If you are seeking employment post-COVID 19, it is more than likely you will be asked to participate in a video interview of some form. Although for most people video interviews can feel unnatural, even uncomfortable, embracing them and knowing the techniques for success are now an essential skills for many job seekers looking to secure their next role. With the advance of smartphone technology and online meeting platforms, the past decade saw an incremental increase in video interviews, which exploded as they became the only acceptable way of recruiting during the Coronavirus pandemic.
Employers have correspondingly clocked on to the massive time and cost-saving benefits of video interviews, which allow organizations to eliminate large numbers of unsuitable applicants at the initial stages of the recruitment process and whittle down the pool of likely contenders. This is especially true for national organizations comprising a labor force of lower-skilled workers where there may be multiple roles to fill within a limited timeframe. Video interviews equally allow for a larger volume of applicants to be screened for highly sought-after roles, in the search for the strongest candidate. At the same time, they also allow candidates to schedule interviews more easily around other work and family commitments, so even as lockdown eases and life starts to return to normal, the flexibility afforded by the video interview to companies and candidates alike means that they are here to stay.
Live and pre-recorded video interviews
There are two types of video interviews; the first ‘live’ format is more akin to the face-to-face interview, where the interviewee dialogues with one or a panel of interviewers. Second and arguably more challenging is the pre-recorded or ‘Asynchronous’ video interview’ (AVI) where the candidate logs in to a designated platform to pre-record answers to a series of onscreen questions. Depending on the organization and the software there might even be a problem-solving exercise or game to complete and, when finalized, the recording will be returned to the employer to decide whether the candidate will progress to the next stage. Some companies use software that gives a set time in which to deliver the answers and limits the number of attempts allowed. Others will simply forward the questions in advance and let the candidate record the answers in their own time.
Pre-recorded video interviews are typically more common for the first stage of the recruitment process and may even use Artificial Intelligence to monitor facial movements, body language, and pitch of the voice to assess the depth and integrity of the candidate’s answers! AI is also used in this context to compare candidate responses to those of previously successful employees. For pre-recorded video interviews that use AI technology, there has been controversy regarding whether they discriminate against certain individuals such as non-native speakers with imperfect pronunciation and grammar, or candidates from culturally diverse backgrounds whose features and gestures may not align with the profile against which the algorithm was designed. However, this is largely unproven, as the metrics of AI technology remain confidential to its software designers, and how AI is used in the recruitment process is not disclosed to interview participants. Some people even counterargue that AI in fact eliminates unconscious bias because the software does not acknowledge factors such as appearance, ethnicity, and age. There is also the credible argument that pre-recorded video interviews are the most consistent of all as each candidate will face an identical set of questions.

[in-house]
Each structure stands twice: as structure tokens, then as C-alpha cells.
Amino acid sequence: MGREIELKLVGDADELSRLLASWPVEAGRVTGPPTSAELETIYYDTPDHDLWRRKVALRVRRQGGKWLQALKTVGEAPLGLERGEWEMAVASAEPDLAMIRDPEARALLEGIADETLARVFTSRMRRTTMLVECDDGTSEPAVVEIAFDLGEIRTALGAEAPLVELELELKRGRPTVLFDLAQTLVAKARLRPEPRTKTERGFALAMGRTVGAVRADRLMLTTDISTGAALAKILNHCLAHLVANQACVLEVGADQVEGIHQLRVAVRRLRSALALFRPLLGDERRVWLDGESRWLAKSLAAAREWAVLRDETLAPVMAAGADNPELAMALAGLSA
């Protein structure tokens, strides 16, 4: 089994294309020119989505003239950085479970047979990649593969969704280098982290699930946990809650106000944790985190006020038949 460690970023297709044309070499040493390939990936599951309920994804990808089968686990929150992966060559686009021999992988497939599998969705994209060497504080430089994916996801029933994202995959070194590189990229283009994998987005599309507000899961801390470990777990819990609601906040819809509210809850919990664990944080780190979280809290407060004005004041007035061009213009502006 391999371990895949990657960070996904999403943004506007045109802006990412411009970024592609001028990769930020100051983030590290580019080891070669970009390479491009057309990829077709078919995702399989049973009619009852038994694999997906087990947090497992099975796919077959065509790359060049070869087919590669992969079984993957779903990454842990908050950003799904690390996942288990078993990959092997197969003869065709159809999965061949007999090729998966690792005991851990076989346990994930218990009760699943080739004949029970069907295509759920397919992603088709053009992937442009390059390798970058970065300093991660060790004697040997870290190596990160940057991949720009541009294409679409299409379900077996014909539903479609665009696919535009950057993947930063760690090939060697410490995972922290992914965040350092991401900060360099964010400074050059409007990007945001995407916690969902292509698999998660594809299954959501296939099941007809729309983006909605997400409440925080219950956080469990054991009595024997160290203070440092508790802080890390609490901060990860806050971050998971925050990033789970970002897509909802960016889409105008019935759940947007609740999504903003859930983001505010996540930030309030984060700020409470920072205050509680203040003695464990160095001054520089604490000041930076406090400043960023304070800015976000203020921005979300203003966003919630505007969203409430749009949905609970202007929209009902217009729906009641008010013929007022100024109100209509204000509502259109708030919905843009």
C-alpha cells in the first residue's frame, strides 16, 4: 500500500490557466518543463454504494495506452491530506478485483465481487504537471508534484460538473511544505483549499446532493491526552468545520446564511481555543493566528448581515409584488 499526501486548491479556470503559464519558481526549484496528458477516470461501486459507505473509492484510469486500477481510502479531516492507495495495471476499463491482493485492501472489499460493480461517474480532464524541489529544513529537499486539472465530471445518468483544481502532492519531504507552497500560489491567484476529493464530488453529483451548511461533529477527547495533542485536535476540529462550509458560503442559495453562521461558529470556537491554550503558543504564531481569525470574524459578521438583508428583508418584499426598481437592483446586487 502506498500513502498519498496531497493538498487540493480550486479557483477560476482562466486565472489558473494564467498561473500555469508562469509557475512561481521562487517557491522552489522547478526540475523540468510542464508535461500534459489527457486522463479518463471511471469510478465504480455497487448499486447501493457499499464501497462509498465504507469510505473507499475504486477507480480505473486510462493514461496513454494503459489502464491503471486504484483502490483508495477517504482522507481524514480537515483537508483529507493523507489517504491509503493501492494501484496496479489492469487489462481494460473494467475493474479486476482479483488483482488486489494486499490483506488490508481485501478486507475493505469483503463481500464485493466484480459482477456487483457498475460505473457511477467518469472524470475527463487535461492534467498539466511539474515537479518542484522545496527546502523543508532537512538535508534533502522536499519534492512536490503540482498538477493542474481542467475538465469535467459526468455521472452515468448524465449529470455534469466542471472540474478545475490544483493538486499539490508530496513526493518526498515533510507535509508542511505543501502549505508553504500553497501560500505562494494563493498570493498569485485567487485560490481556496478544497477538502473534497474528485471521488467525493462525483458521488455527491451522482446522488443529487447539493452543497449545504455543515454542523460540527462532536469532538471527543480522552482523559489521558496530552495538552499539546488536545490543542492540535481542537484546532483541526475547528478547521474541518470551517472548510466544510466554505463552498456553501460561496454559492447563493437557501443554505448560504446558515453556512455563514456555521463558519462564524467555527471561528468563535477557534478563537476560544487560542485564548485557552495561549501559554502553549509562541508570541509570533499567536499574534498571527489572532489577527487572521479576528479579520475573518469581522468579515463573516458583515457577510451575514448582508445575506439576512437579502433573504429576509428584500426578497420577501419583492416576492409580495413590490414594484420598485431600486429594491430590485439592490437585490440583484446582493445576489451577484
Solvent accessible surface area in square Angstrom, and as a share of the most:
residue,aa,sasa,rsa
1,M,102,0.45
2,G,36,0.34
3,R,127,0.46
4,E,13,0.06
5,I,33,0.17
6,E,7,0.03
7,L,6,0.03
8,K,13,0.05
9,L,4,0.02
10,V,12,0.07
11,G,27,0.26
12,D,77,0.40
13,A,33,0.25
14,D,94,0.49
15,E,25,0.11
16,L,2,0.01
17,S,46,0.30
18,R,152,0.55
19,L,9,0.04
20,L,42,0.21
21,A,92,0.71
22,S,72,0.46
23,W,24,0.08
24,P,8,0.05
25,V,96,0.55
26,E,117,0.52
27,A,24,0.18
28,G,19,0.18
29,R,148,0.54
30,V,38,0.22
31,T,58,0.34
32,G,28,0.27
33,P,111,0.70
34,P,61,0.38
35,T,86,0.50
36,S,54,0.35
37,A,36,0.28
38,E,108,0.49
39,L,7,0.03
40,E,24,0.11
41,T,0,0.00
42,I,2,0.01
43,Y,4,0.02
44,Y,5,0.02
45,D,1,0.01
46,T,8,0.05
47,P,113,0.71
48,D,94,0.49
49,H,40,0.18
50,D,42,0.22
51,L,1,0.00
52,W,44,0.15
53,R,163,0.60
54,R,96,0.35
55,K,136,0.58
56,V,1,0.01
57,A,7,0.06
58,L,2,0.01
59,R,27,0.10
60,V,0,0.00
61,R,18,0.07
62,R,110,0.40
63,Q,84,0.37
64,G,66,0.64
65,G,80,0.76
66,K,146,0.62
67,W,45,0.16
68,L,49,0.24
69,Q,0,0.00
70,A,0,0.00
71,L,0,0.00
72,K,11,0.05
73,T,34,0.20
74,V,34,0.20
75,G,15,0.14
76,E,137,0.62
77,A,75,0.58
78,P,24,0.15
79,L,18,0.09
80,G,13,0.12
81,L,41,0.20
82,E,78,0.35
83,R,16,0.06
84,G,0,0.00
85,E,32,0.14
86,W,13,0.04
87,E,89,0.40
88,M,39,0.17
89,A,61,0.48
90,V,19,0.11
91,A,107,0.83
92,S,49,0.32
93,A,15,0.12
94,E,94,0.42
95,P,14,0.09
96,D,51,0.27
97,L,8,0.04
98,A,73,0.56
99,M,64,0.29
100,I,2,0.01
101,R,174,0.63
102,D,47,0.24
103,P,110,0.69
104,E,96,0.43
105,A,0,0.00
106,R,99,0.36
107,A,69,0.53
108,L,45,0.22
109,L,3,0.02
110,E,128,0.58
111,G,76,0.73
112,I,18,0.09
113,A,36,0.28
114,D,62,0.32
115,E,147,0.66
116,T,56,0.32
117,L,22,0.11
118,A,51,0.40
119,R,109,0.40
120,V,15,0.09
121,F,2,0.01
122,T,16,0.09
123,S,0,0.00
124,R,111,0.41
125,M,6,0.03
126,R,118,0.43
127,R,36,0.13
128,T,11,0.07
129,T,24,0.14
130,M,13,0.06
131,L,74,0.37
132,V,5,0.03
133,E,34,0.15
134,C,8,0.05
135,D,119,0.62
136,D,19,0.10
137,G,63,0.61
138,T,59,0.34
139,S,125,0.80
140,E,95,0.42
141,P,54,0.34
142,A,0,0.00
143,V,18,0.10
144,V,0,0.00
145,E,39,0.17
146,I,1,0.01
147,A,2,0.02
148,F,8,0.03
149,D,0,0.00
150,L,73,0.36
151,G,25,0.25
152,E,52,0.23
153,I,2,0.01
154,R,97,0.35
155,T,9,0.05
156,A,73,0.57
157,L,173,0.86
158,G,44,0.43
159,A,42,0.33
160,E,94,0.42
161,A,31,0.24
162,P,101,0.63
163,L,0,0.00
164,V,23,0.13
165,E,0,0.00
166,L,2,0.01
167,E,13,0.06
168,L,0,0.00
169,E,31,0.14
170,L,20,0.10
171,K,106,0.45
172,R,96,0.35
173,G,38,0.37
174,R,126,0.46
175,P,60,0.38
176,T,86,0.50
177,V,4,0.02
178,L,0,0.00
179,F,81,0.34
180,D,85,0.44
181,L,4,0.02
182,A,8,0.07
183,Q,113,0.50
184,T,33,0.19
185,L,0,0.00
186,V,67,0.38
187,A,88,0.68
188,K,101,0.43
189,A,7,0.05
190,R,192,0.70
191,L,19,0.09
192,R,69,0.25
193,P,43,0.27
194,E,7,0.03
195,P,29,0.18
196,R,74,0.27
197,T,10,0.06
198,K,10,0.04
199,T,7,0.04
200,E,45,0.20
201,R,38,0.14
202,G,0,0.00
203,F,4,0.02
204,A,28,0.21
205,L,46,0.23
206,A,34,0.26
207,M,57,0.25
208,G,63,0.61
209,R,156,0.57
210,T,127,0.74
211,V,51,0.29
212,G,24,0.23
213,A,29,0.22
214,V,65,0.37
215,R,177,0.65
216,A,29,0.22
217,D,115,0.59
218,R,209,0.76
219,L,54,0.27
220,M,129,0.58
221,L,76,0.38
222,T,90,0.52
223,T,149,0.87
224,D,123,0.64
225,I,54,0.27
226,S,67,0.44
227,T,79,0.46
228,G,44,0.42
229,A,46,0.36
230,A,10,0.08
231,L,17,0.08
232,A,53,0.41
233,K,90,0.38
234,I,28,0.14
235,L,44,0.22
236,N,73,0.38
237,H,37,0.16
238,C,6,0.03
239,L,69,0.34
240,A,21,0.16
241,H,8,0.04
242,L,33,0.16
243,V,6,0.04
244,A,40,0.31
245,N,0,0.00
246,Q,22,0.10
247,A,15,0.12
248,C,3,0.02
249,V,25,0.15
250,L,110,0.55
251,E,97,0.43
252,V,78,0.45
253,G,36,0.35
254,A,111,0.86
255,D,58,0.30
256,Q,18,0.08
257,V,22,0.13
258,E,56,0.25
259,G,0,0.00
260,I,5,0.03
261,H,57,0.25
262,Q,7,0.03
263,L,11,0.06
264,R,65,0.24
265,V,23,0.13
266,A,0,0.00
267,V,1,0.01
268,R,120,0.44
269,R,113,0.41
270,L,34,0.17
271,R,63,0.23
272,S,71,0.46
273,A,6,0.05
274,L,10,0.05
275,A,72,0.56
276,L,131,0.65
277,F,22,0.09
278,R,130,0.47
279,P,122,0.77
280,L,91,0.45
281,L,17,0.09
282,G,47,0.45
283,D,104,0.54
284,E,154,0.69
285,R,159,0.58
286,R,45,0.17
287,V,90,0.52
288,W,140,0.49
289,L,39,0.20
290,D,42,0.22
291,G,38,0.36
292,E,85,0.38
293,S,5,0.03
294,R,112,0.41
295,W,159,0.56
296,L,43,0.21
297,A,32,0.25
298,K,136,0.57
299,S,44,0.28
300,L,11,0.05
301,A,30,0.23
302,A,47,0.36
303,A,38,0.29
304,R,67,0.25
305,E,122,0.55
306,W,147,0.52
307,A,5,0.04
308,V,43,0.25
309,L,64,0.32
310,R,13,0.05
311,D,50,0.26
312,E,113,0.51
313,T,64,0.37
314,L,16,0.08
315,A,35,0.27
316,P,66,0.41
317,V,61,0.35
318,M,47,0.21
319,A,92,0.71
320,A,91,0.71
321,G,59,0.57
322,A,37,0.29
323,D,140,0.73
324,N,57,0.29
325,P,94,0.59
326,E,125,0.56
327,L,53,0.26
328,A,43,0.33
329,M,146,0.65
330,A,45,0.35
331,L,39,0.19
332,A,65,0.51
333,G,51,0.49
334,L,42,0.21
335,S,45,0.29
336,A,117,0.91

The monologue format of pre-recorded interviews may exacerbate the nerve-racking ‘being on stage’ feeling experienced by many at the interview, especially considering the lack of conversational prompts when talking to a machine! Even if your video interview is live, it can be more difficult to make an impression remotely; the enthusiasm in your voice may appear muted and the limitations of being onscreen can make positive body language more difficult for the interviewer to read. It is also possible to fall foul to technological problems such as slow internet speed, resulting in pixelated images and jerky audio. Some applicants also feel despondent about the mystery surrounding how their performance is appraised, a factor which may be heightened by the lack of opportunity to ask questions!
Preparing for a video interview
While pre-recorded video interviews are perhaps trickier than their live counterparts, there are steps in common for strengthening your performance during a video interview of either format. Many of the same rules in fact apply to face-to-face interviews. As with a face-to-face interview, much of the preparation should be directed toward anticipating and preparing for the types of questions that you are likely to encounter: